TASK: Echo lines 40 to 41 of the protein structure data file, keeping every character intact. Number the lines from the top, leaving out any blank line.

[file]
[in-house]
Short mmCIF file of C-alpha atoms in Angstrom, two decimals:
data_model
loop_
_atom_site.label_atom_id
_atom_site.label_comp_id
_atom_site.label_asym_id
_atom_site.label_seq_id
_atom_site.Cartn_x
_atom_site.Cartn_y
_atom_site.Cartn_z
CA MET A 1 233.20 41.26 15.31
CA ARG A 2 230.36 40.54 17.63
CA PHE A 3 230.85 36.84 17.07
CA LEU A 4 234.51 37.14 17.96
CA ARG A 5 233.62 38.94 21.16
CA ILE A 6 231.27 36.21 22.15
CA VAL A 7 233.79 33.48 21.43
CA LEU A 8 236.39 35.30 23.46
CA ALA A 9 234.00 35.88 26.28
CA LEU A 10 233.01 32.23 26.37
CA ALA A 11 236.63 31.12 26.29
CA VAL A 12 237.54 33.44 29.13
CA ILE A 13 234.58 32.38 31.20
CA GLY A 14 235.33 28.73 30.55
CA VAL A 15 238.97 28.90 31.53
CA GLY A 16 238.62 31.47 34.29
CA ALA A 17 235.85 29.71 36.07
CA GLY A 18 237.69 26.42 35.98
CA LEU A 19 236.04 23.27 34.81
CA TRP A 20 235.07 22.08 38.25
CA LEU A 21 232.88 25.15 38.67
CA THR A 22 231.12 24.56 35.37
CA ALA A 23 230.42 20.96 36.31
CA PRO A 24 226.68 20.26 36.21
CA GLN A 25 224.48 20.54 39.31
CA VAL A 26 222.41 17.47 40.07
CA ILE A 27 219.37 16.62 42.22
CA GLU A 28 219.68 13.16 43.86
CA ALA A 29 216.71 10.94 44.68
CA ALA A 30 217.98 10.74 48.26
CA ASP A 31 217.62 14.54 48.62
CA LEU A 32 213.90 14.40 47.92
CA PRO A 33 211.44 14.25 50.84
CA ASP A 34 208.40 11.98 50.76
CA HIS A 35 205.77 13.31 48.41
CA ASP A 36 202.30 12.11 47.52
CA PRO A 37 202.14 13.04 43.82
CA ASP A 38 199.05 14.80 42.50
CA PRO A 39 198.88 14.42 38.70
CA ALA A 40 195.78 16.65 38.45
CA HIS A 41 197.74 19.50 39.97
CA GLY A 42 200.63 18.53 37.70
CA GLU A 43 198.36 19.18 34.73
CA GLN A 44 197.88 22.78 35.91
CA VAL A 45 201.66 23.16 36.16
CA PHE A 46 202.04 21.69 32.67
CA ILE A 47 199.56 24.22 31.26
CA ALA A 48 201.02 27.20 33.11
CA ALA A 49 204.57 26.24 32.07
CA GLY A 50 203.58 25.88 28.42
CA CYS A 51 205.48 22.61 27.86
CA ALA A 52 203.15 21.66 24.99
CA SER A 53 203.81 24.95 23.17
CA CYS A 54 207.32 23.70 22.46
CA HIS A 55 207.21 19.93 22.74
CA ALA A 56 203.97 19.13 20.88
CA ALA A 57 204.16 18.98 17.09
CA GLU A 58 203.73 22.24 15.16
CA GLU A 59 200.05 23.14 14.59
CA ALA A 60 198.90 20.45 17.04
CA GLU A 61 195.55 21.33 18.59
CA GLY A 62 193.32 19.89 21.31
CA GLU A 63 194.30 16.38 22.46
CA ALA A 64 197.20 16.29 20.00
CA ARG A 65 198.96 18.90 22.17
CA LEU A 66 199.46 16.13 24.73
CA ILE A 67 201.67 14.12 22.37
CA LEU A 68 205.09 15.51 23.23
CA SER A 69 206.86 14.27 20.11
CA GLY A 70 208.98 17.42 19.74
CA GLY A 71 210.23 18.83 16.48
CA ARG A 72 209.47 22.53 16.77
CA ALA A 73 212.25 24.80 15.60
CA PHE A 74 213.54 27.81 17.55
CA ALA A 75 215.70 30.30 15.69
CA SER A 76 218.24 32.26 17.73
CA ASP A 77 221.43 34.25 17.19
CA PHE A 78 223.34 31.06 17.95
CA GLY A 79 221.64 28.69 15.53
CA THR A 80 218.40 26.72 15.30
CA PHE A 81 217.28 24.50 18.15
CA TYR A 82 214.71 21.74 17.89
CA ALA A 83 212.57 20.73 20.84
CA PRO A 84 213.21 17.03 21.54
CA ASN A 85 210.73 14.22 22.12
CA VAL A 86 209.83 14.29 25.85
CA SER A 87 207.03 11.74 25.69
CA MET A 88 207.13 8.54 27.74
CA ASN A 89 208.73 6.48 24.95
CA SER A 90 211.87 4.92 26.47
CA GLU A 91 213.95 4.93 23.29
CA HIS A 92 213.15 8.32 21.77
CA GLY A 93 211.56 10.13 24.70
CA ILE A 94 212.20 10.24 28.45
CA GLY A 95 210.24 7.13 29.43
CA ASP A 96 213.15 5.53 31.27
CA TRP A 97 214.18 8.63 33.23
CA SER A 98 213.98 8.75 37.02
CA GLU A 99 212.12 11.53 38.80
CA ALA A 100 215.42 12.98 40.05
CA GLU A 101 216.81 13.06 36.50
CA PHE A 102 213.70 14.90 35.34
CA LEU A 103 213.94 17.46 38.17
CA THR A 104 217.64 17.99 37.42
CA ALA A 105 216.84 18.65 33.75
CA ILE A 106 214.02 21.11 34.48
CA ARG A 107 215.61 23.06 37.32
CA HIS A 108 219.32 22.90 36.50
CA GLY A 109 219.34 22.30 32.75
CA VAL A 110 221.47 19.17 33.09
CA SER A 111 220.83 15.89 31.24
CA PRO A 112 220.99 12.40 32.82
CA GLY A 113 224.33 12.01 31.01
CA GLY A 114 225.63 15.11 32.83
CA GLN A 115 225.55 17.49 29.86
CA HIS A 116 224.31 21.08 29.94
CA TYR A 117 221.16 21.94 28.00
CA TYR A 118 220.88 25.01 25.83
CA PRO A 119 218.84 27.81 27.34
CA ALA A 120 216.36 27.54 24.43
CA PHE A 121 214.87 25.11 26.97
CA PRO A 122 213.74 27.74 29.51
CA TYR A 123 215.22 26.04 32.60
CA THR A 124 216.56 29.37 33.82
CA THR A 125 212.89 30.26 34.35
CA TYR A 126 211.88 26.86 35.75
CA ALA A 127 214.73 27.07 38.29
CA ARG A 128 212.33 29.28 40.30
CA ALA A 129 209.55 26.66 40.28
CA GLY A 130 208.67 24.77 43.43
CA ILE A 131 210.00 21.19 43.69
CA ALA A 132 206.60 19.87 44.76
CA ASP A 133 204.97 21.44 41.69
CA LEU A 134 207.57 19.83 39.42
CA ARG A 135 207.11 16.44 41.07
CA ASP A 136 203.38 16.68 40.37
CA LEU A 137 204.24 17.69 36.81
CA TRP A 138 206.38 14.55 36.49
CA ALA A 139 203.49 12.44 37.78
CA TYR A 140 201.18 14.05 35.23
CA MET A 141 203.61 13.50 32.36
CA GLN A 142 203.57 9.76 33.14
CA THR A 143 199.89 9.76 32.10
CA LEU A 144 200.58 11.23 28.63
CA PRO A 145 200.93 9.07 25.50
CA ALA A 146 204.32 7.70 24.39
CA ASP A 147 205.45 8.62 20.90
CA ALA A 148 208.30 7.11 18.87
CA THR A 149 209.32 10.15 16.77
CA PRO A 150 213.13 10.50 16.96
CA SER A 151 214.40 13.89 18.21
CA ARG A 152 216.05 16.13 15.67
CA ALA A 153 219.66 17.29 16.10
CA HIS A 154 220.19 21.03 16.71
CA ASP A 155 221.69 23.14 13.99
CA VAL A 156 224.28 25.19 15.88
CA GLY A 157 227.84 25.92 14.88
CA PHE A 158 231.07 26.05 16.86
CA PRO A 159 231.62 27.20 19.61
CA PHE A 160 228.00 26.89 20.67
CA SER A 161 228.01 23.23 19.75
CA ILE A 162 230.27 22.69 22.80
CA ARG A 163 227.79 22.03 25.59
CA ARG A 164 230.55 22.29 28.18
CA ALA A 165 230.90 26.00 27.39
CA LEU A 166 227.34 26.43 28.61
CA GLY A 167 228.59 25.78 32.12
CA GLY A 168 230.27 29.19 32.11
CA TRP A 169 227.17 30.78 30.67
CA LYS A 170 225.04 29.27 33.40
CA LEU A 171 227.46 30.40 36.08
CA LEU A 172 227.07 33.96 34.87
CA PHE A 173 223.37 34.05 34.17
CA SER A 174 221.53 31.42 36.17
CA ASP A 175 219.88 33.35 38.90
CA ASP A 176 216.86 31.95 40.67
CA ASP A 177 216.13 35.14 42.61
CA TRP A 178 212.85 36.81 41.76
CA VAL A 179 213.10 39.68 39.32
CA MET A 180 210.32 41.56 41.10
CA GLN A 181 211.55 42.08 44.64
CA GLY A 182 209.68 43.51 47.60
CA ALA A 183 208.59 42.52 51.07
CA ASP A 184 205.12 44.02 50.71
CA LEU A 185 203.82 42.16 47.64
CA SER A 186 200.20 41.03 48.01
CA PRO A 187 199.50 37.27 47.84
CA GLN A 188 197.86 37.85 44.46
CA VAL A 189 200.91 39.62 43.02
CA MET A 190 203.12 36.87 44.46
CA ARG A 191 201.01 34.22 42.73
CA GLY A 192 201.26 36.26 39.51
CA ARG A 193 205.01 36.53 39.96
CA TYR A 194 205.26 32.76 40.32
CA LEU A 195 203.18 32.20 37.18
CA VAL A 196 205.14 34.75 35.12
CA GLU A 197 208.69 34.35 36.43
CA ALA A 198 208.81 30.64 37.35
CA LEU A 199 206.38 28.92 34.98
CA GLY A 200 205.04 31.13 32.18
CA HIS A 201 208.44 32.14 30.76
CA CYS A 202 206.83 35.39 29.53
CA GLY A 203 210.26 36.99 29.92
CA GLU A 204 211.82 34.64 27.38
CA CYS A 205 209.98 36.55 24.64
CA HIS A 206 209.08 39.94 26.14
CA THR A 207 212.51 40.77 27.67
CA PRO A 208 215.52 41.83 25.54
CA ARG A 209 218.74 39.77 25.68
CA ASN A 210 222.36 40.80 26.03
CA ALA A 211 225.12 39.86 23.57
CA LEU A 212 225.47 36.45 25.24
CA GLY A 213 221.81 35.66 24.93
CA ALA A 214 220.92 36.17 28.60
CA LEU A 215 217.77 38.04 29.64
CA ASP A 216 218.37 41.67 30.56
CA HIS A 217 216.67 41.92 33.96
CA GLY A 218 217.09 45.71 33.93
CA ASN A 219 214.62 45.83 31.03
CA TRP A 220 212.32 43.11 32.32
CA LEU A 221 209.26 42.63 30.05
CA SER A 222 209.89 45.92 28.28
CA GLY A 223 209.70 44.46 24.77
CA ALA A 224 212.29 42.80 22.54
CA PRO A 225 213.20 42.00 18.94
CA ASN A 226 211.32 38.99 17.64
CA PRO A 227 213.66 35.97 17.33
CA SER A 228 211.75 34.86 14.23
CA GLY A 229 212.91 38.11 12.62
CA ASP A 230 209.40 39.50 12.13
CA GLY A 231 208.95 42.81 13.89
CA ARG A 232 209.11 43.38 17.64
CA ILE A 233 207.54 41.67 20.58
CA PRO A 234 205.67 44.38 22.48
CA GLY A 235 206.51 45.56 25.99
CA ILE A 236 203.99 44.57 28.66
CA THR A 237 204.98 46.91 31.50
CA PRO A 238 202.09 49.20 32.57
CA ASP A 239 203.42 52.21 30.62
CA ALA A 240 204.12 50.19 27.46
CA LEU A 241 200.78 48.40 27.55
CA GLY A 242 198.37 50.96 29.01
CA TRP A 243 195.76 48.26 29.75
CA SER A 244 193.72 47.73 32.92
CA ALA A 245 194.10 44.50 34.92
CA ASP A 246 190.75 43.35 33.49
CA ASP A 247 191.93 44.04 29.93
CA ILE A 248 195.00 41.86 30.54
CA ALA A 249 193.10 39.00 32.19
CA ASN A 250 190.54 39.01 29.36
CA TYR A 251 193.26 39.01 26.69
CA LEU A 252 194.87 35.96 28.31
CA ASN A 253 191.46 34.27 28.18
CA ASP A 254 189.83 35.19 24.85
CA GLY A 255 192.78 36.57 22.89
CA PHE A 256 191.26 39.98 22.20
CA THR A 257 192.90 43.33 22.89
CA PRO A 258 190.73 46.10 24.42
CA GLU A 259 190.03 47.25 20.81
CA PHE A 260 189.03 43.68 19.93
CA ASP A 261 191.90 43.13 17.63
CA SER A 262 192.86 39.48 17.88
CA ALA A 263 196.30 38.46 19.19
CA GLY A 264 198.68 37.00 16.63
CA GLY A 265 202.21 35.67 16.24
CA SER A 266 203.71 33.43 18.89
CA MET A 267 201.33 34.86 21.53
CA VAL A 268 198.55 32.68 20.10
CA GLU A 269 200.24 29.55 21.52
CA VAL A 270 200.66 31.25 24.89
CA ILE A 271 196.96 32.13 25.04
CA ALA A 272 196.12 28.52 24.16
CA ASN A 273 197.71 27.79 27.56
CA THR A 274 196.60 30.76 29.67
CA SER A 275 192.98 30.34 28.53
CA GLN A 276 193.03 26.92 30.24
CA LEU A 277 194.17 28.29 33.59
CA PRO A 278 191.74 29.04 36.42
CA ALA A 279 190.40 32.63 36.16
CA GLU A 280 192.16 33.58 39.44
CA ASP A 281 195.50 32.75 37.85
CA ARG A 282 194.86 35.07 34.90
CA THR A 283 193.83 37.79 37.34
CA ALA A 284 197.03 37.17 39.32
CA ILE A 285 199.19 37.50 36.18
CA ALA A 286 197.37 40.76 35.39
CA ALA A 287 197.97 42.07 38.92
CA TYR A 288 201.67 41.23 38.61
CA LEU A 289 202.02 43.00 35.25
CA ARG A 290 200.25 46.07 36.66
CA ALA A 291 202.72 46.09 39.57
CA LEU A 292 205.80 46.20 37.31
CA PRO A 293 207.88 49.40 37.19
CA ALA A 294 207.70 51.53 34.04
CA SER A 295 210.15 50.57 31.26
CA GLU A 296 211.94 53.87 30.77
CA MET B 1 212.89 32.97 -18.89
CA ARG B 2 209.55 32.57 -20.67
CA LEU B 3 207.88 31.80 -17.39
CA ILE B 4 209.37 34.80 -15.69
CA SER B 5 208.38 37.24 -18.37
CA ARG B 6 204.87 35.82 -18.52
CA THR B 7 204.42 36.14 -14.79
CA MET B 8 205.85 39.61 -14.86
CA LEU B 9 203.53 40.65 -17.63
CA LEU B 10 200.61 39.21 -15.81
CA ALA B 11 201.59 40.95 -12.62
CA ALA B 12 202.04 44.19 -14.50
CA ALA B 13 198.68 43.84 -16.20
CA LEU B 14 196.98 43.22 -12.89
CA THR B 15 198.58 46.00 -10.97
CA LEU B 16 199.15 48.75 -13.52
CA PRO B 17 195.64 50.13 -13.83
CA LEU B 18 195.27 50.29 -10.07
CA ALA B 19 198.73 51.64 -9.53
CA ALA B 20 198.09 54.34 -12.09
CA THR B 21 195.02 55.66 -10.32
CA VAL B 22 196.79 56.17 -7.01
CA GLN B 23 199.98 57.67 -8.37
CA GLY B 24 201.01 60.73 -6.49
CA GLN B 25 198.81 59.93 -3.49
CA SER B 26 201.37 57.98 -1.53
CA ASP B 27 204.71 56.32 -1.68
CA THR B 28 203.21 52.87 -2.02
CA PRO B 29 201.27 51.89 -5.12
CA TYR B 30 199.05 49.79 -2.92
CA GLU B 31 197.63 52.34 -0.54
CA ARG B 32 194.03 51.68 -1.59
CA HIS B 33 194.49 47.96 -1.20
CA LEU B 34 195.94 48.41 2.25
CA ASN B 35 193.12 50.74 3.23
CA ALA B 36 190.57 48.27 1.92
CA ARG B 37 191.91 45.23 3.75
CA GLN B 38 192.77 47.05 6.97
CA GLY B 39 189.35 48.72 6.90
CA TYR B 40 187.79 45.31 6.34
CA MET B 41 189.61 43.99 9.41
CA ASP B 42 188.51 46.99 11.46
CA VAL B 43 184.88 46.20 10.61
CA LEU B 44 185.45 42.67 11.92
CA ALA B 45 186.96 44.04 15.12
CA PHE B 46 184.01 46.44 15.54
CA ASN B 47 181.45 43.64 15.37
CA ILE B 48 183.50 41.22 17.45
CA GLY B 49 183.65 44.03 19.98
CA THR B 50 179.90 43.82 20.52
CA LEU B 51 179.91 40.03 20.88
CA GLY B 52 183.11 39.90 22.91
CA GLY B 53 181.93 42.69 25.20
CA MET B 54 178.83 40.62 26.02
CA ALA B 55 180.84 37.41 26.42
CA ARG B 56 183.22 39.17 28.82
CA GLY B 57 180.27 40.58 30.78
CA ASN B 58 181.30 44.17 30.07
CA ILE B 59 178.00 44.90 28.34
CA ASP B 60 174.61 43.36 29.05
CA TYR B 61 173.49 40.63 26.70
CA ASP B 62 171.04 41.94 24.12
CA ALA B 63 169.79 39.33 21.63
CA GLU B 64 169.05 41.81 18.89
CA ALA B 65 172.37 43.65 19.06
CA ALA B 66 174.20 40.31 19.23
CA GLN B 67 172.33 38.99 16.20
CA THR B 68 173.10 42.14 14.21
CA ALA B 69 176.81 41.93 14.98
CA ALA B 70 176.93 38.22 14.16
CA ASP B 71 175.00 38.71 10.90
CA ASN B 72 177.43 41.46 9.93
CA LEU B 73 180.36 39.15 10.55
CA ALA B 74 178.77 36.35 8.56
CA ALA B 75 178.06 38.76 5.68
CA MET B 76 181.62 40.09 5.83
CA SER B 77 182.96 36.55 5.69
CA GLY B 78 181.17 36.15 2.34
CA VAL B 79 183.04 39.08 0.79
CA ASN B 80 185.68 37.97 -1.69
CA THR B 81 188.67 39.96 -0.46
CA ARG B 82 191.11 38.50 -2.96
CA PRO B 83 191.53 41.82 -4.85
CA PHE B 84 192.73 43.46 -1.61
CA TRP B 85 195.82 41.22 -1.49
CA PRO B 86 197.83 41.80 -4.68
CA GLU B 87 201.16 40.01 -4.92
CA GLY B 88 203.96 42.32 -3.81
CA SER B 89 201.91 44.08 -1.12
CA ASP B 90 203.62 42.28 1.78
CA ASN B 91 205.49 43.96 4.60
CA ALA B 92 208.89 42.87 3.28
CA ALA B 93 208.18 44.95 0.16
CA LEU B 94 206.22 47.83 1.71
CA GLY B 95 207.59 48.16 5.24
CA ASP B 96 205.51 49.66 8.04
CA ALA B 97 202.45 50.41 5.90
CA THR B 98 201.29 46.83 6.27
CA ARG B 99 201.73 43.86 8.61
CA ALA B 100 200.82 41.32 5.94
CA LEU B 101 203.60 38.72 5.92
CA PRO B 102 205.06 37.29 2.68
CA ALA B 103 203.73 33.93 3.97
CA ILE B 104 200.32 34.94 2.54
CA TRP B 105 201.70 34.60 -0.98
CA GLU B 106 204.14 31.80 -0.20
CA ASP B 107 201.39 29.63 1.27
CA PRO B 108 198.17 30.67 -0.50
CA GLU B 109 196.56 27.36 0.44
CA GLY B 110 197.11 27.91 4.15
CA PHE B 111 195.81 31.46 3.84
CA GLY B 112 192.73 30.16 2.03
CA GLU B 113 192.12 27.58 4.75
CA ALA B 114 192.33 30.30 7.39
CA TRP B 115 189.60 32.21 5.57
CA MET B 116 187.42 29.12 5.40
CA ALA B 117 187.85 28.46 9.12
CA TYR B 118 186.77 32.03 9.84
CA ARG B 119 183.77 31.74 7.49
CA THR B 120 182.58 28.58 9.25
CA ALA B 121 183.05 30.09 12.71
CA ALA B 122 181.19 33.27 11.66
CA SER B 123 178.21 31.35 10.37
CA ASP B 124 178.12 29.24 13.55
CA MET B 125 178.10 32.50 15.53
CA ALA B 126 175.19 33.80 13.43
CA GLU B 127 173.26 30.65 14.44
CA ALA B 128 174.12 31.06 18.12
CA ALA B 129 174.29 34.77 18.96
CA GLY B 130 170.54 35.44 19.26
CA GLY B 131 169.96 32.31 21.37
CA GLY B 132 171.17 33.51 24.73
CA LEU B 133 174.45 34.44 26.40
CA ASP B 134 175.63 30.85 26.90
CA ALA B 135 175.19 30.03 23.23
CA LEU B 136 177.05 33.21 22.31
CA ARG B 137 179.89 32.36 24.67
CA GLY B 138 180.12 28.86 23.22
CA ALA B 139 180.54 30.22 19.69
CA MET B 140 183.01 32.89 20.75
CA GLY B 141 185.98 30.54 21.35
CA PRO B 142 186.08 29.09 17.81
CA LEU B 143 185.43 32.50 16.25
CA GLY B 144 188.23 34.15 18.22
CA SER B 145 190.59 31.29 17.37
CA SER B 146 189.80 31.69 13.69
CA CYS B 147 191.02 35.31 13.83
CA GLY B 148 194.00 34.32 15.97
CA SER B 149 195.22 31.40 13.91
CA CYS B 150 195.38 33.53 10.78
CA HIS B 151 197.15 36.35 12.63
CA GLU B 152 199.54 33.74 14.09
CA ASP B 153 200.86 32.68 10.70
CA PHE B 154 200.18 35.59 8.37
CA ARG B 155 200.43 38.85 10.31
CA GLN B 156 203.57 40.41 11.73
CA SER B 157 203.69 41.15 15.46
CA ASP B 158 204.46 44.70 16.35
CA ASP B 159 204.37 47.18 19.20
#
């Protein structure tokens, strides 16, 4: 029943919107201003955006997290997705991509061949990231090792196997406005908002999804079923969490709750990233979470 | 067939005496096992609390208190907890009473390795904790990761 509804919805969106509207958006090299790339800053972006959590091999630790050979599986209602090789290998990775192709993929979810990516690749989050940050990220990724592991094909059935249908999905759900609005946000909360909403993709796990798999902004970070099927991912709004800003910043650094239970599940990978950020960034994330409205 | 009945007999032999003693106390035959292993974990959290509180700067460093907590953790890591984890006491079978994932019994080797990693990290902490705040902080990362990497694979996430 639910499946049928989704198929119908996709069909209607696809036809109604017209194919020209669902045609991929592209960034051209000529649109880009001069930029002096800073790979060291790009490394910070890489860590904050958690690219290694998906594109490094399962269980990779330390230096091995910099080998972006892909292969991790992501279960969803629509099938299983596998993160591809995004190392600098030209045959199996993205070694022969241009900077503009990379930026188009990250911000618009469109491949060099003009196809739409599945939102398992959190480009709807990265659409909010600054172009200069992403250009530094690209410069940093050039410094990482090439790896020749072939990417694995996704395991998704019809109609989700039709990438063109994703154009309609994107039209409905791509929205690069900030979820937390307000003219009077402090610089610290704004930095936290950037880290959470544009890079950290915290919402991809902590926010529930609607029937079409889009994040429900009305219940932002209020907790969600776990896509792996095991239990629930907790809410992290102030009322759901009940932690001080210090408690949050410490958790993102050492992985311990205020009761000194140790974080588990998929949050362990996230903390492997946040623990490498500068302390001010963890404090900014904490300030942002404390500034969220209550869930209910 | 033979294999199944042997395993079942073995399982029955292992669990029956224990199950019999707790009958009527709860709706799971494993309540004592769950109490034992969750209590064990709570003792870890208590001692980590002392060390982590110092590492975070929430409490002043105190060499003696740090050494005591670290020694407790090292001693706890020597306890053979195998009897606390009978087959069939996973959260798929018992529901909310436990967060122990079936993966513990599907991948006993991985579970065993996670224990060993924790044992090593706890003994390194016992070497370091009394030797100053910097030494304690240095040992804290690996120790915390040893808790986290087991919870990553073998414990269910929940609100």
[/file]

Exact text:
CA ALA A 29 216.71 10.94 44.68
CA ALA A 30 217.98 10.74 48.26